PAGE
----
The concept of Mr. Alvin Landy became so popular that there were various modified, varied, and extended versions during the following year. An extension to the Landy convention was suggested by Mr. Ira Rubin in the year 1947. The overcall or takeout bid of 2 Clubs was applied as in the Landy convention, but is applied after a response or rebid of 1 No Trump after a suit opening. This overcall of 2 Clubs under these circumstances implies/promises more distribution and less strength than a double. It also applies in the Pass Out Seat or Balancing Seat.

North

 

East

 

South

 

West

1

 

Pass

 

1

 

Pass

1 NT

 

2

 

 

 

The bid of 2 Clubs by North promises five or more Clubs and exactly four Hearts, and this implication is based on the original pass of North and his failure to overcall immediately. Mr. Martin Cohn developed this concept further for other similar applications.

Variations of the Landy Convention

A slight alteration to the original concept was proposed by Mr. Edwin Kantar. He suggested the following variation for the overcaller / intervenor:

2 : Shows a Major two-suited holding - Spades and Hearts.
2 : Shows a Red two-suited holding - Hearts and Diamonds.
Double: This overcall is penalty-oriented.
Other: All other overcalls are natural.

Modification with Double

A second, subtle modification of the original Landy conventional method was proposed by Mr. Michel Lebed of France (born in Romania). The original conventional method did not include any meaning to a double after a No Trump opening by the opponents. Mr. Michel Lebed suggested that a double be included to indicate a two-suited holding of on one unspecified Major suit and one unspecified Minor suit. Otherwise the two concepts are the same.

Modification from Paris

A third modification of the original Landy conventional method has been proposed by the Bridge Club de Paris, which follows:

Double: Shows a two-suited holding identifying Hearts as one suit and an unspecified Minor suit.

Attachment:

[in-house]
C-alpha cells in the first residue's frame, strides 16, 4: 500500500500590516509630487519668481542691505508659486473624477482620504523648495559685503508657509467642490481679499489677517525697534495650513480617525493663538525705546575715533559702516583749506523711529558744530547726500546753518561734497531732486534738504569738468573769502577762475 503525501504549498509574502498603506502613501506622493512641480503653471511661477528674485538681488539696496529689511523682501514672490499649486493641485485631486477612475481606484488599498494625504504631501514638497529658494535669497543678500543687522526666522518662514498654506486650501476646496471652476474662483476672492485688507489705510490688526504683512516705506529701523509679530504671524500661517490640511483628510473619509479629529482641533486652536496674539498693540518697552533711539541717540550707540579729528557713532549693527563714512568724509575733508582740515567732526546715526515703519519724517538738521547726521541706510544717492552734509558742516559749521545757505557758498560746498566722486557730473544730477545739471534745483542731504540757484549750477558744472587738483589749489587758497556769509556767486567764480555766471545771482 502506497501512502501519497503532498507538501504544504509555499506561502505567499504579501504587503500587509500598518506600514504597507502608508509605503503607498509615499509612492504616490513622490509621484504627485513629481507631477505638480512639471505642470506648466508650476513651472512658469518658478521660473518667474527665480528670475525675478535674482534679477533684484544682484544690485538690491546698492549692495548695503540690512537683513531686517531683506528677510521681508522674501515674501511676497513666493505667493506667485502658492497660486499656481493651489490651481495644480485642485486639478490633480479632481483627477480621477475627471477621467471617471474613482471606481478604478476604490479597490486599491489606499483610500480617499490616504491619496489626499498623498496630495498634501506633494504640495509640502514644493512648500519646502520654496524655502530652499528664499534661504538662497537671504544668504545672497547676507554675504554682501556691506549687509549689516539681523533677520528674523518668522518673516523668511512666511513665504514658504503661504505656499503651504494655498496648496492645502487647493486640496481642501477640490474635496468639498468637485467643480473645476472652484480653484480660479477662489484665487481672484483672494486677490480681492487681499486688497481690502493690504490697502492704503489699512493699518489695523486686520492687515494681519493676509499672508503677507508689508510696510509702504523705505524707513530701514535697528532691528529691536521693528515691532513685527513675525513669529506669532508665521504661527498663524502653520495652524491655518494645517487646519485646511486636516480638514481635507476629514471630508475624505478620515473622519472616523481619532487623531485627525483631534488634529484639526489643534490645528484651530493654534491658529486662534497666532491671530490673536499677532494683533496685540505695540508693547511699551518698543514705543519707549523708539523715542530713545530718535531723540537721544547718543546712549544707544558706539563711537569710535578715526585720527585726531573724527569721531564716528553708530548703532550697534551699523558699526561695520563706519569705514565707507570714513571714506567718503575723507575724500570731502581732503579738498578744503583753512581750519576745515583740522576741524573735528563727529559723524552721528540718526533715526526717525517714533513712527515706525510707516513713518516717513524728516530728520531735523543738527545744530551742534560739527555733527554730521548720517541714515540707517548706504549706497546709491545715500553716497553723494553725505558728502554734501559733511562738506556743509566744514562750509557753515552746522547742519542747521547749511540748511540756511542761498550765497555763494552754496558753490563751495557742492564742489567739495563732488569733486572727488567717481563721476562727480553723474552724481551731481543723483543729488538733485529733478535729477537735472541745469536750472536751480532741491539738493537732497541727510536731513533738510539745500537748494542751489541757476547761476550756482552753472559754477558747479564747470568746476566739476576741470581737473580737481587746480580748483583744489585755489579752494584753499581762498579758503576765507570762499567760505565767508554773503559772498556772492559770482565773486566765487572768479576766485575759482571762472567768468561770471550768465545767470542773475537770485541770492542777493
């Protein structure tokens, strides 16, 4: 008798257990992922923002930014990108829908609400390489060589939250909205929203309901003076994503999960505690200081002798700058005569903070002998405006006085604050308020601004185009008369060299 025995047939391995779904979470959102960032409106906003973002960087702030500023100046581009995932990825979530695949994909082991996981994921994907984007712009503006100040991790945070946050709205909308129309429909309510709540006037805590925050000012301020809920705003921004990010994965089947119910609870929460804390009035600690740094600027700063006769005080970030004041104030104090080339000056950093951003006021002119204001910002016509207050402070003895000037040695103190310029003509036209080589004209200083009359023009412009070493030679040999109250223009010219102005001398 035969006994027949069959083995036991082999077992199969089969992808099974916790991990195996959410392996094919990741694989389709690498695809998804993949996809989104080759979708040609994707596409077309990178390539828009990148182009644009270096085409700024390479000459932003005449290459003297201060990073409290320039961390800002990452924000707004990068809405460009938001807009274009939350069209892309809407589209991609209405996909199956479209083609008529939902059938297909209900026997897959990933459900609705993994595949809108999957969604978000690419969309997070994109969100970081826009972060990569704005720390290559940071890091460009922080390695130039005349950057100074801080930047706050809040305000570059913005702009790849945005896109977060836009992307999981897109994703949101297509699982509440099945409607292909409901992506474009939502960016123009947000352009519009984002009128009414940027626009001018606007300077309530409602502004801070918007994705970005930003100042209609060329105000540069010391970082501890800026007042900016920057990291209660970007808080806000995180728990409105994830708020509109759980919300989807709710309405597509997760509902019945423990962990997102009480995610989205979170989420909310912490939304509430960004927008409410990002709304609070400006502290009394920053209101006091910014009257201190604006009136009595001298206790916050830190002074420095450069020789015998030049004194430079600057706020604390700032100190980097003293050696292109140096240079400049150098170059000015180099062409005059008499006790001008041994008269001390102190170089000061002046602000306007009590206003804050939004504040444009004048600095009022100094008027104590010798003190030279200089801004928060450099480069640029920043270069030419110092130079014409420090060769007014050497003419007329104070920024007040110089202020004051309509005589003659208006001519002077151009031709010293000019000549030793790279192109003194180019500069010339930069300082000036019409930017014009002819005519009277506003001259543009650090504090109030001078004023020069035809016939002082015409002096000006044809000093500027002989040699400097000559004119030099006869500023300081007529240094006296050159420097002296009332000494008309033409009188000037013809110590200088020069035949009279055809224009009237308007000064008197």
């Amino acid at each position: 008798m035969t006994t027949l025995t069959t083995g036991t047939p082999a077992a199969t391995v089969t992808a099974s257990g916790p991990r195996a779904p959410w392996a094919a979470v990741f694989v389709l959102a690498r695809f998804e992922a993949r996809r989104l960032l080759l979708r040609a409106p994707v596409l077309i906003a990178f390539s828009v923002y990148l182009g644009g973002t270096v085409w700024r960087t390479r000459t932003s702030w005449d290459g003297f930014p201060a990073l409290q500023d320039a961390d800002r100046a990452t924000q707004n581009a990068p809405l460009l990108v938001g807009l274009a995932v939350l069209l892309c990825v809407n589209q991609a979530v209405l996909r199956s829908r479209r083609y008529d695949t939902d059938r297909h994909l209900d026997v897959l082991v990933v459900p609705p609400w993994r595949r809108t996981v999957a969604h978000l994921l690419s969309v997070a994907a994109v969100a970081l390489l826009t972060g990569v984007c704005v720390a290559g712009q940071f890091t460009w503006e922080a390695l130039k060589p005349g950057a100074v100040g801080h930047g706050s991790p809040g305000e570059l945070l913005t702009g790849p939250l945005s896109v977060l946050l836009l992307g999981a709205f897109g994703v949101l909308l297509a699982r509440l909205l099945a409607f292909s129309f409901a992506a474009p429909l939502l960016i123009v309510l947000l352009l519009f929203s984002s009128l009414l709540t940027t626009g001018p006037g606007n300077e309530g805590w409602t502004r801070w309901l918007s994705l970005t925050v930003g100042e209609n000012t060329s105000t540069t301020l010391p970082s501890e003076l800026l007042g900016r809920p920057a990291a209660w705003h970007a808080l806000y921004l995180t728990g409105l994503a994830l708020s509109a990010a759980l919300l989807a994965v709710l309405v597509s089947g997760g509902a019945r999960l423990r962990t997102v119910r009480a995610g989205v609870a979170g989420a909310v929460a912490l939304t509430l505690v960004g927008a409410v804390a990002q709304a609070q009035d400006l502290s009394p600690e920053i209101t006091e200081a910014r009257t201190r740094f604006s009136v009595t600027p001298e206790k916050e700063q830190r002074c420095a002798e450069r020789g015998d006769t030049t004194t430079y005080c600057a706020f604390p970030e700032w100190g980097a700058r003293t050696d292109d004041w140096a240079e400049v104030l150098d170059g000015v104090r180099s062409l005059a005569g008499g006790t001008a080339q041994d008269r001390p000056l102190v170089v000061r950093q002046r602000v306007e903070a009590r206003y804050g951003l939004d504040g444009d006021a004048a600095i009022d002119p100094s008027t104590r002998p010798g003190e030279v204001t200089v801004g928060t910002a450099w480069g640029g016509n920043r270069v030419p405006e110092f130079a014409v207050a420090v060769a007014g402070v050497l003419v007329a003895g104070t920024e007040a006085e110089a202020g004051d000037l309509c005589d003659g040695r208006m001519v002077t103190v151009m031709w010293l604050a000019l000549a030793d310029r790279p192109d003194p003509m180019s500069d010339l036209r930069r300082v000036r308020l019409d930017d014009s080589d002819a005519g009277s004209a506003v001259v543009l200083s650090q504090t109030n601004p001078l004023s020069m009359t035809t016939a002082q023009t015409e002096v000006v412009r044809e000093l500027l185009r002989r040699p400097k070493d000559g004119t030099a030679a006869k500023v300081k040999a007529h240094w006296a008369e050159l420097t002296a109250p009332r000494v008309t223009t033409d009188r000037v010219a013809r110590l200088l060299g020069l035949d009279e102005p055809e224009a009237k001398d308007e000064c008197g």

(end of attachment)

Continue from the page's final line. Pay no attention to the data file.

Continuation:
2 : Show a two-suited holding identifying Spades as one suit and an unspecified Minor suit.

The response by the advancer to discover the unspecified Minor suit is generally a matter of partnership agreement. Some partnerships employ the relay bid of 2 Clubs, whereupon the intervenor could pass if Clubs is the Minor suit or correct to Diamonds. This relay bid denies any 3-card support in Hearts.

In order to discover the Minor suit after a 2 Diamonds overcall, the advancer could again employ the relay bid of 2 Hearts with weaker values (or 2 No Trump with stronger values) to discover the identity of the Minor suit. This action also denies any 3-card support for Spades.

See also: Multi Landy and Variations

 

 

If you wish to include this feature, or any other feature, of the game of bridge in your partnership agreement, then please make certain that the concept is understood by both partners. Be aware whether or not the feature is alertable or not and whether an announcement should or must be made. Check with the governing body and/or the bridge district and/or the bridge unit prior to the game to establish the guidelines applied. Please include the particular feature on your convention card in order that your opponents are also aware of this feature during the bidding process, since this information must be made known to them according to the Laws of Duplicate Contract Bridge. We do not always include the procedure regarding Alerts and/or Announcements, since these regulations are changed and revised during time by the governing body. It is our intention only to present the information as concisely and as accurately as possible.

 


     
Email Conventions Bridge Sites
     
Home Page I Glossary Home Page II
     
   
  Defense Methods